Samsung caught rigging Galaxy Note 3 to boost benchmark scores
(United News of Bangladesh Via Acquire Media NewsEdge) Recently, Samsung was caught optimising Galaxy S4's hardware to rig the benchmark scores it presented. It seems the South Korean major has repeated the unpopular act yet again.
A new report by Ron Amadeo of ArsTechnica has revealed that Samsung is artificially boosting the CPU clock frequency of the Snapdragon 800 powered Galaxy Note 3 that enables the device to achieve a higher score than normal with popular benchmark tests.
Amadeo reportedly tested the Samsung Galaxy Note 3 against the LG G2, which runs the same chipset - featuring a 2.26GHz Qualcomm Snapdragon 800 processor.
He found that the Galaxy Note 3 phablet topped all tests against the LG G2, despite both having identical innards.
The report further reveals that by using a CPU monitor, it was evident that the Note 3's CPU detected certain benchmarks. Some more digging also revealed that a few popular benchmark apps (such as Geekbench) when opened, bumped the Note 3's CPU clock frequency to its maximum of 2.26GHz, while other apps and games (non-benchmark app) were limited to use 300MHz with three cores idling.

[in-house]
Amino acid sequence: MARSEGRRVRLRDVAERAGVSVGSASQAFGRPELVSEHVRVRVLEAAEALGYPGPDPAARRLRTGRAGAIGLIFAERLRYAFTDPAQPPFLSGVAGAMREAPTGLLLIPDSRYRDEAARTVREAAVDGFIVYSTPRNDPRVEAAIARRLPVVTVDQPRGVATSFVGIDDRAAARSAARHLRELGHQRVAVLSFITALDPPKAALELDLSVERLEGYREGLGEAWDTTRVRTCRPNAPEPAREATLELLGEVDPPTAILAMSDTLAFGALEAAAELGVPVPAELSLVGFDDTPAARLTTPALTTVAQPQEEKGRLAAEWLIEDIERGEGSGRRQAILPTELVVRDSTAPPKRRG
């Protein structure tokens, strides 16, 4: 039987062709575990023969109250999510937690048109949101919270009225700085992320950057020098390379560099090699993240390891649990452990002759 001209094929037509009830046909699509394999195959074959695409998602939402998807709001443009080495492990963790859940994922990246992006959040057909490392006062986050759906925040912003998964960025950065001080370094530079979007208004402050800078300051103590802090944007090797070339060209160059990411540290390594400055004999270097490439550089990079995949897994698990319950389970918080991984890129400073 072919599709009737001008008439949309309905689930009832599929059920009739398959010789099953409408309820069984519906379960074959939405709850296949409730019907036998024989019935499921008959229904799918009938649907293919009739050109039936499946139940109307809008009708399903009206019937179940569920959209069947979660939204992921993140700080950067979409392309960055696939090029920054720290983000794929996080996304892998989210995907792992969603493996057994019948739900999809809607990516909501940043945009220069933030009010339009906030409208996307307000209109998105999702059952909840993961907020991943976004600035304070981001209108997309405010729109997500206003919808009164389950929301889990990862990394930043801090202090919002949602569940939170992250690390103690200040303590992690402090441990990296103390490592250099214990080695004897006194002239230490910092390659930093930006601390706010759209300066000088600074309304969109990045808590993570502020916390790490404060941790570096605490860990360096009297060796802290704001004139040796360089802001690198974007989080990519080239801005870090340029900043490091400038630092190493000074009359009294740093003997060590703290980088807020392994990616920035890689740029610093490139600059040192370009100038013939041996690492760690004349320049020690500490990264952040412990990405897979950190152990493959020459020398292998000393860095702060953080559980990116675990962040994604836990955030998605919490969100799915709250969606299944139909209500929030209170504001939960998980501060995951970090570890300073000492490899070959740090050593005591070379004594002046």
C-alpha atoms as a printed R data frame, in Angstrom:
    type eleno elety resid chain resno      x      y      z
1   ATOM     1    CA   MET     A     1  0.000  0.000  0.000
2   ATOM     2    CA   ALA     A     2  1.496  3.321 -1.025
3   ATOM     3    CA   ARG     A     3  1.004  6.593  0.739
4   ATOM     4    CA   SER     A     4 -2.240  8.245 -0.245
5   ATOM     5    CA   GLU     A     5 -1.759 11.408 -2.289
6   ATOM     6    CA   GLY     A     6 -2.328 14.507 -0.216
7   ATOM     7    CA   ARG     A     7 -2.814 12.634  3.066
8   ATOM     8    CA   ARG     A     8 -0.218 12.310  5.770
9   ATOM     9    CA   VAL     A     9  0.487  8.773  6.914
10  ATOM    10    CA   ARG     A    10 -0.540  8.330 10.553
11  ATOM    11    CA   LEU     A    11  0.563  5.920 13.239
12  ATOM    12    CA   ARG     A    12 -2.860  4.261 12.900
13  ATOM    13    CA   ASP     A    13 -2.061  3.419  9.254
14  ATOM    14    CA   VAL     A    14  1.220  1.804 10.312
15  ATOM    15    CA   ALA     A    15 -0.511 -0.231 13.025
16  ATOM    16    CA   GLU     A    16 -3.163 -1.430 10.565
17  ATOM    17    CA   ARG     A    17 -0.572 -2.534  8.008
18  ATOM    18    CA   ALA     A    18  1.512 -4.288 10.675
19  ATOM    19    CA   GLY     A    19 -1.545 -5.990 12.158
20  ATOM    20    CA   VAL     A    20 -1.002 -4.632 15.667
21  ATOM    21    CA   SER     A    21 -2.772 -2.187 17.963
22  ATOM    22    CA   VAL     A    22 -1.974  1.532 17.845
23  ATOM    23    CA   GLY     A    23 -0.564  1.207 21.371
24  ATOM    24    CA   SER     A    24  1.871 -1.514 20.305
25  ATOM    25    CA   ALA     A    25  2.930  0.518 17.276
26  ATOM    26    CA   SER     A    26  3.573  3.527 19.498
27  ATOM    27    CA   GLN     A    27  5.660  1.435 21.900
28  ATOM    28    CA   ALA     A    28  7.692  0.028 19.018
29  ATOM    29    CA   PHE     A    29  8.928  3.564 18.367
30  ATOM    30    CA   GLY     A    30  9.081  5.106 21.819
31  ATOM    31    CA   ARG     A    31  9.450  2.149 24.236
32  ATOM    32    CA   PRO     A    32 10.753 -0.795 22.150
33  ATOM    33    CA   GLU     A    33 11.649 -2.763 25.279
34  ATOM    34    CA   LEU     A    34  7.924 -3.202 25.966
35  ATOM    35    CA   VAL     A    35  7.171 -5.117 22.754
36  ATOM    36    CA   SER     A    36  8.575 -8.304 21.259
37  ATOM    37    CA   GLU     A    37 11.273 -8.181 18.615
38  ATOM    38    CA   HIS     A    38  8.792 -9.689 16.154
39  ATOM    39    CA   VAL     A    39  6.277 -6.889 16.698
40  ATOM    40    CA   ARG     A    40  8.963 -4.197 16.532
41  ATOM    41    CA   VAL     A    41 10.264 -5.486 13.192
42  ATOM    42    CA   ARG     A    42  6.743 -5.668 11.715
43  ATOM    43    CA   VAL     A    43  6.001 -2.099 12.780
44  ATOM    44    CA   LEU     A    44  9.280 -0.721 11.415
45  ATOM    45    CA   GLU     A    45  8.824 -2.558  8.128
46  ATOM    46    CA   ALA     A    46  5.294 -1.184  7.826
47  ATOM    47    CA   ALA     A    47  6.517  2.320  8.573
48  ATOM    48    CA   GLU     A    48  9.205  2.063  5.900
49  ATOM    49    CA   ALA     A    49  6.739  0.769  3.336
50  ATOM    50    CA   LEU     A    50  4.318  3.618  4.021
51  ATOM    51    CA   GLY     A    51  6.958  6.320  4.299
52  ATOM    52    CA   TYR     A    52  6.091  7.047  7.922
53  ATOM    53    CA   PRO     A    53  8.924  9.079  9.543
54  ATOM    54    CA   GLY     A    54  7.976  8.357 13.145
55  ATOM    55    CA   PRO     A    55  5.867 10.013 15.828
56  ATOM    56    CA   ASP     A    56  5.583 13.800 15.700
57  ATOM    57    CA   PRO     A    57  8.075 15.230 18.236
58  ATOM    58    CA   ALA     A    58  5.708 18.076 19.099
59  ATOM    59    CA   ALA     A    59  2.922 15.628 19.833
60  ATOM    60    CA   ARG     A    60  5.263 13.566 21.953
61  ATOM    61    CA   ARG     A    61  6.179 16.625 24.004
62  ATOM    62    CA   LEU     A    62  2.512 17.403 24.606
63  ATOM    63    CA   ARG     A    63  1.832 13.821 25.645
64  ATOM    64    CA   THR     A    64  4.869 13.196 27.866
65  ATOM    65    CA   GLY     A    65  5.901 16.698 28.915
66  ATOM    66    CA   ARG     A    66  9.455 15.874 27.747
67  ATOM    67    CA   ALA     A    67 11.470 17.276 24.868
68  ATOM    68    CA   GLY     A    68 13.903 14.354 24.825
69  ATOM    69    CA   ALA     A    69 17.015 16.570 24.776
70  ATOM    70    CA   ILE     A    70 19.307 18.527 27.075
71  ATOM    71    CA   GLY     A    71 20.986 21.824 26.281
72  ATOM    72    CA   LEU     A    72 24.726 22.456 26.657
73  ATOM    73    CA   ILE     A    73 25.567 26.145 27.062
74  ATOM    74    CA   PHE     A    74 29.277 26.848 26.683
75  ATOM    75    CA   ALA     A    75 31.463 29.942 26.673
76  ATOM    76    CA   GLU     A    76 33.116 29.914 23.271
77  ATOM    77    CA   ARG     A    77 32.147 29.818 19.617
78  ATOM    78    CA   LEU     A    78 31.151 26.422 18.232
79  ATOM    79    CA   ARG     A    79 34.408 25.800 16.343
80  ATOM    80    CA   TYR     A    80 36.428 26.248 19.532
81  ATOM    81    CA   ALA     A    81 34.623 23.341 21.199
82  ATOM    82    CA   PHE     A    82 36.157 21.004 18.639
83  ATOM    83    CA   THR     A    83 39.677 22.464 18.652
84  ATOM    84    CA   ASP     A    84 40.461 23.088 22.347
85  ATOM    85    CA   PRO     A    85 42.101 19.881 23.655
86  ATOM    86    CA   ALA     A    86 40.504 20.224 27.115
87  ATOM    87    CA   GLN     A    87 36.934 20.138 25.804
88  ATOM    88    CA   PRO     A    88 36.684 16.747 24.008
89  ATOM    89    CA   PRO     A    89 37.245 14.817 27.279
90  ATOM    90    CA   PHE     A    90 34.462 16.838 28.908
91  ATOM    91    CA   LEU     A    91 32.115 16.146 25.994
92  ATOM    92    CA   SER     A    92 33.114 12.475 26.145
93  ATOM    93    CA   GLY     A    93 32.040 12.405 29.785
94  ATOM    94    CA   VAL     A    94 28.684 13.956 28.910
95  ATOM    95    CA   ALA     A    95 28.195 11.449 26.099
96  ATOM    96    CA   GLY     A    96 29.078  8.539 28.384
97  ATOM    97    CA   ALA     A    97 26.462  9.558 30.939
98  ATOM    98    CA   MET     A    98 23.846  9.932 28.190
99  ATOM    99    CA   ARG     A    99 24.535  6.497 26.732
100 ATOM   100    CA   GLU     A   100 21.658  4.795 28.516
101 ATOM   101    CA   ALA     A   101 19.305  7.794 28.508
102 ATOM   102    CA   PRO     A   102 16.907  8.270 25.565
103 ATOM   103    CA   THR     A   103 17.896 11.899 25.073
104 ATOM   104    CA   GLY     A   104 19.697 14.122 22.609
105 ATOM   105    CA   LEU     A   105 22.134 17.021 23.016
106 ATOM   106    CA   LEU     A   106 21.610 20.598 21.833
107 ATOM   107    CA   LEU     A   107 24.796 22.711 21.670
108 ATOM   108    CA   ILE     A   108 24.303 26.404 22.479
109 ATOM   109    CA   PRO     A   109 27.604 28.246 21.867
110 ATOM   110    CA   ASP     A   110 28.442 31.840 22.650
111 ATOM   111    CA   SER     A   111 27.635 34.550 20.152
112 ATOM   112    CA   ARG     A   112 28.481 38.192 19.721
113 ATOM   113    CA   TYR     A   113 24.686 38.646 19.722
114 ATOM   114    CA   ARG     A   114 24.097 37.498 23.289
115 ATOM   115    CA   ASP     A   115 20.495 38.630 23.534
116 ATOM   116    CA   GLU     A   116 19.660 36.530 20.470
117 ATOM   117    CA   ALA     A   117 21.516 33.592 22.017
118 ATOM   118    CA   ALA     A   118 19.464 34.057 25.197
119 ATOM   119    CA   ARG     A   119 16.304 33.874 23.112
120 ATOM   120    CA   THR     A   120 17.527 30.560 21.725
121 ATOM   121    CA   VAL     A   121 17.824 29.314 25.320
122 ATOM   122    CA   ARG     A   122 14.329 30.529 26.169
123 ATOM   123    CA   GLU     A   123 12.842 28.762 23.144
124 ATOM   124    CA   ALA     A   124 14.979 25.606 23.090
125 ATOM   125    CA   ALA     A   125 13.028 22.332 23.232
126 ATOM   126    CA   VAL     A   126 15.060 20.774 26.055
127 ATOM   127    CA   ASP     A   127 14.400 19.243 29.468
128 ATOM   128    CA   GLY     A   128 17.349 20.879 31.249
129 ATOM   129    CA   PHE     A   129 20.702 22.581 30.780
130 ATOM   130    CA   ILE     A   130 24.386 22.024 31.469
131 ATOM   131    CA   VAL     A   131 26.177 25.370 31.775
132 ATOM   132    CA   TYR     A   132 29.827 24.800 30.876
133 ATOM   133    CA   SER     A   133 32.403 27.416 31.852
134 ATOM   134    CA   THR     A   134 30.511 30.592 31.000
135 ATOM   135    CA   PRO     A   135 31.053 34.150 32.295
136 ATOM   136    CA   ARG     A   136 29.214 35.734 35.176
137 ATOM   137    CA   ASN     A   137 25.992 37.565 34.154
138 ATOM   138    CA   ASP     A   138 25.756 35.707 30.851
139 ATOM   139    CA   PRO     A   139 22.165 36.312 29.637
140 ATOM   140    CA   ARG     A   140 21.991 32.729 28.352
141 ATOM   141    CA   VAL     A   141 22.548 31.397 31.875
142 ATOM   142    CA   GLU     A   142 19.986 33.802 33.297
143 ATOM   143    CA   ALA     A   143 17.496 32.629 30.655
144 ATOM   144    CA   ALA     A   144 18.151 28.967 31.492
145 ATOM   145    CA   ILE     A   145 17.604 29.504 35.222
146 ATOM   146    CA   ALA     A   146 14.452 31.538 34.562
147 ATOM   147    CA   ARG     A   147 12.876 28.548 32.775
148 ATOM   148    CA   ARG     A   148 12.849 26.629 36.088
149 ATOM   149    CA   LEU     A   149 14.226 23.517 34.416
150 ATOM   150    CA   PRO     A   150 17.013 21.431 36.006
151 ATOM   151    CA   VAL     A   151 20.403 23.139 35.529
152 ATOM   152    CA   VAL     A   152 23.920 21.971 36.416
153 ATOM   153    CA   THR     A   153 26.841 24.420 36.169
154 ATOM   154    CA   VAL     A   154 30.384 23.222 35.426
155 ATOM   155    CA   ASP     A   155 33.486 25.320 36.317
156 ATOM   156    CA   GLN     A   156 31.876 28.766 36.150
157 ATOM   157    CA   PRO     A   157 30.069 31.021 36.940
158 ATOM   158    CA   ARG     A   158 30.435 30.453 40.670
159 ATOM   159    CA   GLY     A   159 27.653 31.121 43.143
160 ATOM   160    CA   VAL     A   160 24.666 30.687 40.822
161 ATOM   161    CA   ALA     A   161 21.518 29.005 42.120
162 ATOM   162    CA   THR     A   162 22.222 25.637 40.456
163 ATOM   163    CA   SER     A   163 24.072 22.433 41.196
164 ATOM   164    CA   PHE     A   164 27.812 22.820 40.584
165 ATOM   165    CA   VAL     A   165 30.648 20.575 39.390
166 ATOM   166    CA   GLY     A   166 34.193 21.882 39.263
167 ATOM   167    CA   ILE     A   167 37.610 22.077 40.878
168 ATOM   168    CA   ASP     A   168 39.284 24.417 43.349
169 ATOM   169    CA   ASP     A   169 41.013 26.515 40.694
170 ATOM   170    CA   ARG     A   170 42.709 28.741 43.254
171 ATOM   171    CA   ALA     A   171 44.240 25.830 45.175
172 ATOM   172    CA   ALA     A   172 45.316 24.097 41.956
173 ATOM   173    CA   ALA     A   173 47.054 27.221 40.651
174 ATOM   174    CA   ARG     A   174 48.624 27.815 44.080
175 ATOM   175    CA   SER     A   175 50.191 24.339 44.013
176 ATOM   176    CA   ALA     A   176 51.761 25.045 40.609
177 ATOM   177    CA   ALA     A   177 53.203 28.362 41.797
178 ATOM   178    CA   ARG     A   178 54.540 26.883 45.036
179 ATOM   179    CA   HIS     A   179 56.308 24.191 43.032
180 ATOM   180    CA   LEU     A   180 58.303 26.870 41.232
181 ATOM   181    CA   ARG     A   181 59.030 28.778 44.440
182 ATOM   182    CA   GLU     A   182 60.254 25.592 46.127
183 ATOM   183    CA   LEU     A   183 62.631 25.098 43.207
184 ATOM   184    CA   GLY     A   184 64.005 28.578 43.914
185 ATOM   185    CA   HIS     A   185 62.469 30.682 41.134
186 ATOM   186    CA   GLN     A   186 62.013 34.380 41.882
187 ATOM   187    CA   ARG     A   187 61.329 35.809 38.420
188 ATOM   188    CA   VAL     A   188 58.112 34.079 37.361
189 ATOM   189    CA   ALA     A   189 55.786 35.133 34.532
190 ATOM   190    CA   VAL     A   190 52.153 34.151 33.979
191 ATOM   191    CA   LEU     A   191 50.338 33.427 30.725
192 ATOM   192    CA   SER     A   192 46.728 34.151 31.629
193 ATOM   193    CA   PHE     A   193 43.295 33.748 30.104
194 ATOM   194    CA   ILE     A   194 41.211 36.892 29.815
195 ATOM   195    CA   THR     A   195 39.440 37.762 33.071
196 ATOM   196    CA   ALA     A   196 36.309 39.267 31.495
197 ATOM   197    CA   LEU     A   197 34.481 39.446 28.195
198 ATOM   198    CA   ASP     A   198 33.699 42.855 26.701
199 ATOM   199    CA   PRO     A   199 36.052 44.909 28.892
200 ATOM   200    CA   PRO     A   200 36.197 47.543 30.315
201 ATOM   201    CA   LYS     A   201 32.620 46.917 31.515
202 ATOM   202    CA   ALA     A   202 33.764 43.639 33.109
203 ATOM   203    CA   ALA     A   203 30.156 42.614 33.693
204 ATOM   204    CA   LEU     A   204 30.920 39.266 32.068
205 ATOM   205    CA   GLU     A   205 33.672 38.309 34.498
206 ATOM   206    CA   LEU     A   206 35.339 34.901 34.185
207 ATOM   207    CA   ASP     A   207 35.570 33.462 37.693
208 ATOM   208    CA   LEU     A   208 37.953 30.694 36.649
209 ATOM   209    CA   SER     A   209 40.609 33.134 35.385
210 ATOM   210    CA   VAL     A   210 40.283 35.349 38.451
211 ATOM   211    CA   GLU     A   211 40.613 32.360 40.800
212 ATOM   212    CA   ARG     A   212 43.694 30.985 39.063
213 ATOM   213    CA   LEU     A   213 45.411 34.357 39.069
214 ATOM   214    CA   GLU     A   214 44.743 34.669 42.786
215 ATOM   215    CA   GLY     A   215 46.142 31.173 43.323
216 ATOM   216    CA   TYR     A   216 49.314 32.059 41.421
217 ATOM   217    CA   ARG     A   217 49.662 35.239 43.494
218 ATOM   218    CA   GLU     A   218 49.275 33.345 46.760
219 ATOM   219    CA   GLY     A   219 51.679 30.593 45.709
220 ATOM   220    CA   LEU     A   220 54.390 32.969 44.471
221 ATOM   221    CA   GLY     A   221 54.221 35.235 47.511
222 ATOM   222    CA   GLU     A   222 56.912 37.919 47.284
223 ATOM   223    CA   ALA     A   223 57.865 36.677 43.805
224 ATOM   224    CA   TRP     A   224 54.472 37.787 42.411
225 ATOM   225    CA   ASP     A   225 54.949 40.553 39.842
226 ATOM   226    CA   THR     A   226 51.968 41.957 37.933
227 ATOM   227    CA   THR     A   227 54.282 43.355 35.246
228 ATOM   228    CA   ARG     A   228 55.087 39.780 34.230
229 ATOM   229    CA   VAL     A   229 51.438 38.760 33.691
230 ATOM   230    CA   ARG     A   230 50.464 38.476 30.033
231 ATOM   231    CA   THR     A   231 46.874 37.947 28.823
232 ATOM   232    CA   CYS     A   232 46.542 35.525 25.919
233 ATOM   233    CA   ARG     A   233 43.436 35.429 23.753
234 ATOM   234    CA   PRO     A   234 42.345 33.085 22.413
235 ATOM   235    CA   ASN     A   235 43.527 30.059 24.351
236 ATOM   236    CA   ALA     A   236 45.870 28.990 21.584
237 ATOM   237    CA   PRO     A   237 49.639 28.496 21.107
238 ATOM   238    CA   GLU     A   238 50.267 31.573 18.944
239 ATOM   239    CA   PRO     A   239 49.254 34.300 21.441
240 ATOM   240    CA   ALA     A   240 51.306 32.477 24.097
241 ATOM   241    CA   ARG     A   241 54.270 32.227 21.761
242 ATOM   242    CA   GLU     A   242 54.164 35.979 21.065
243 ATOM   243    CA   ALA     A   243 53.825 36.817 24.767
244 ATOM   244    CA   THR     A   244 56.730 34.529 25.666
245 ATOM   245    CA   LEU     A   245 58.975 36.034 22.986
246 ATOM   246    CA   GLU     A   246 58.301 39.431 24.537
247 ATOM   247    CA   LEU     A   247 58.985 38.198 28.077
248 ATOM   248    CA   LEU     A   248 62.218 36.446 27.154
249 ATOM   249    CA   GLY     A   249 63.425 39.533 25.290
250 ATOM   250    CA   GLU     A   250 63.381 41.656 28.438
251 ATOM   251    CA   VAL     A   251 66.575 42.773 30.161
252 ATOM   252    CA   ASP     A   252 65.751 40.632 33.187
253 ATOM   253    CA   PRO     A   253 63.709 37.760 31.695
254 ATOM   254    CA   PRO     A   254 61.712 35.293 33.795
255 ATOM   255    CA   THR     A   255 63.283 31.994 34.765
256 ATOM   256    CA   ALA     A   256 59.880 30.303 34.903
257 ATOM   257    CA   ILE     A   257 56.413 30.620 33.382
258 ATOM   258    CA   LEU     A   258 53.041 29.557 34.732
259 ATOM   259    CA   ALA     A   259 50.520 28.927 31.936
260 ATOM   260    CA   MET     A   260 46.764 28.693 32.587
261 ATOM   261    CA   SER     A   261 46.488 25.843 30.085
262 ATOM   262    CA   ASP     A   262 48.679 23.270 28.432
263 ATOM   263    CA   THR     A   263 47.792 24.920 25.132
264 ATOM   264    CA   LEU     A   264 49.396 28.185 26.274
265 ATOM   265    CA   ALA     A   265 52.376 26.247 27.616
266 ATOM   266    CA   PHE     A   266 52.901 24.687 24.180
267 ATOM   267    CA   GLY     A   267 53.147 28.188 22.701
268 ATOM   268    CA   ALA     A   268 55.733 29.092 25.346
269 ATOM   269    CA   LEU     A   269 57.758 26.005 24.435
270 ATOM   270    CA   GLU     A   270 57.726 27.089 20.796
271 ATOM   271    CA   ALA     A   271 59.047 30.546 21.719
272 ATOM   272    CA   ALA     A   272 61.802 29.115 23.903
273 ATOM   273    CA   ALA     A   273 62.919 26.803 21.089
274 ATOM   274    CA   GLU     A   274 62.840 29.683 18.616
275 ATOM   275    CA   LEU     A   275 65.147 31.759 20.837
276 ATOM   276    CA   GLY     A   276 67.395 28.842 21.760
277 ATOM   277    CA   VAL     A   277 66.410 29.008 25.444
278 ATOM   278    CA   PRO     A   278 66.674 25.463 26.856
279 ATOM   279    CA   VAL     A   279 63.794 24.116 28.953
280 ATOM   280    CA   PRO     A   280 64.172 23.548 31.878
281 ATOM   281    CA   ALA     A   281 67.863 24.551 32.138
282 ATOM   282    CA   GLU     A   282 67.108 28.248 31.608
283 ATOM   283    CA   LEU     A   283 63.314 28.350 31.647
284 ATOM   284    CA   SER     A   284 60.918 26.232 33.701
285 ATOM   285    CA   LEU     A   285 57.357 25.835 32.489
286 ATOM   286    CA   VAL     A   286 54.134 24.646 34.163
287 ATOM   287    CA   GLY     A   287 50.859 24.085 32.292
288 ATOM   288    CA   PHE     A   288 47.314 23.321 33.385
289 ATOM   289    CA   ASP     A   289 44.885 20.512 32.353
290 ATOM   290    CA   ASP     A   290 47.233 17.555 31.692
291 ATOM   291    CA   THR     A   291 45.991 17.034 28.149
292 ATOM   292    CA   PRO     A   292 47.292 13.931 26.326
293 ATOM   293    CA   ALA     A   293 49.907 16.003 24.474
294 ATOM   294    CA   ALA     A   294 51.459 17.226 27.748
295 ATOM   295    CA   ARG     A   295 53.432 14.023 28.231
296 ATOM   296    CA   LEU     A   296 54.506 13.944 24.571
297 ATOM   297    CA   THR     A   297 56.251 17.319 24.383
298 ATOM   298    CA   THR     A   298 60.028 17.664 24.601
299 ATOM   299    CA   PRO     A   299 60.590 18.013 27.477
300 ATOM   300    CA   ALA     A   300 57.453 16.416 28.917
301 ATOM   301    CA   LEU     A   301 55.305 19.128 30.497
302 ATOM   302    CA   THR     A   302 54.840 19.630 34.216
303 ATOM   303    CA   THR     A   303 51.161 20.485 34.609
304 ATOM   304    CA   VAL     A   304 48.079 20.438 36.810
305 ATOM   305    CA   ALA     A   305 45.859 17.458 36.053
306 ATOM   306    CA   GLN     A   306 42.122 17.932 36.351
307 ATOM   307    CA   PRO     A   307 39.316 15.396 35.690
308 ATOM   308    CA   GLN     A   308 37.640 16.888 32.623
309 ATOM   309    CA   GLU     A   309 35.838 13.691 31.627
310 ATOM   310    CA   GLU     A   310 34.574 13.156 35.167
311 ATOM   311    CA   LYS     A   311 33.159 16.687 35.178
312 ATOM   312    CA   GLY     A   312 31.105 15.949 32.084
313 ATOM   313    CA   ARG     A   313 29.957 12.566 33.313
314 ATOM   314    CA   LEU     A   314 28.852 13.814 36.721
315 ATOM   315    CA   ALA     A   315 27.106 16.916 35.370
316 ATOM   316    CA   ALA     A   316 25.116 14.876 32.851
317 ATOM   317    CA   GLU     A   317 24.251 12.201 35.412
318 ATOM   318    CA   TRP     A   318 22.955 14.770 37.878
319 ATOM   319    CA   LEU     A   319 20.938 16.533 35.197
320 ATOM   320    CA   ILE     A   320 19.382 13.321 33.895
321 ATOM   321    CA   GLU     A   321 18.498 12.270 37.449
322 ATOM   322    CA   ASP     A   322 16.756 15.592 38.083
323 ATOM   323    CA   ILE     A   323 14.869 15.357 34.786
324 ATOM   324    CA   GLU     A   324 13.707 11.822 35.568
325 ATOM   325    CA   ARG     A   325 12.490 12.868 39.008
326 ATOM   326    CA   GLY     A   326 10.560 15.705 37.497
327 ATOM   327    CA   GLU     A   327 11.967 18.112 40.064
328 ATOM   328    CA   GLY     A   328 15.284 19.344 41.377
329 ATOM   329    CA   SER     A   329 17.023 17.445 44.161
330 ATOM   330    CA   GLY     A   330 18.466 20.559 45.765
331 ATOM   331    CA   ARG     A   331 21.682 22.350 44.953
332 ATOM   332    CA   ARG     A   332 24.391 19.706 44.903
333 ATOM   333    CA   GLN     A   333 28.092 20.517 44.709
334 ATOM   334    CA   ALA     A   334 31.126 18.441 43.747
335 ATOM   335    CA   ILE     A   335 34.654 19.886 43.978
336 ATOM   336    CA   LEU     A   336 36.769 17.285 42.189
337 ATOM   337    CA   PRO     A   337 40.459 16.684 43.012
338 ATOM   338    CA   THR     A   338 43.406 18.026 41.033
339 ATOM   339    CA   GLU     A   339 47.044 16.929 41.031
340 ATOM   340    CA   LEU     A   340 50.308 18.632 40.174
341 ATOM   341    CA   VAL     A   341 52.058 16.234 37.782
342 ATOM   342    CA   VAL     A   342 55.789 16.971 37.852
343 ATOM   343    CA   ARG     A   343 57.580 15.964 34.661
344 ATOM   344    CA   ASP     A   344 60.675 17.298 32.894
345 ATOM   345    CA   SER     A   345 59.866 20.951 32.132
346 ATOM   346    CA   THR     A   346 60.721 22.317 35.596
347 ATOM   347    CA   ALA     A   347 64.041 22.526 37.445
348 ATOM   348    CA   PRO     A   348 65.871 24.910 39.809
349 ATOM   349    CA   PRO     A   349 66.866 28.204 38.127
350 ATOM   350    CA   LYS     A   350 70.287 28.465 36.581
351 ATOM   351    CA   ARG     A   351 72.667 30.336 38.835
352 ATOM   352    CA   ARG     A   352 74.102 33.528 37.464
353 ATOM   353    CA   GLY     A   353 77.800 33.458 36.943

The ArsTechnica report also noted that when simply changing the name of a benchmarking app, like Geekbench to Stealthbench, it turned the scores lower. The report also revealed which benchmarks the Galaxy Note 3's CPU detected, a list that includes Geekbench, Quadrant, Antutu, Linpack, and GFXBench, apart from Samsung’s own benchmarks.
In the past, a simple way for an end-user to check the potency of an Android-based smartphone was by running a set of benchmarks that revealed the CPU, GPU and overall performance of a device. However, it seems now that major handset players like Samsung are tweaking their smartphones to win the performance race only in name.
Analysing the issue of rigging smartphones, AnandTech’s Anand Lal Shimpi and Brian Klug, in their post, “They’re (Almost) All Dirty: The State of Cheating in Android Benchmarks,” say that Apple and Motorola are perhaps the only two OEMs that are not optimizing their handsets for the sake of higher benchmark scores.
Earlier, Samsung was accused for optimising the Exynos 5 Octa-powered Samsung Galaxy S4 for benchmarks. The company responded to the claims, and clarified that it did not use any specific tools to achieve higher benchmarks.
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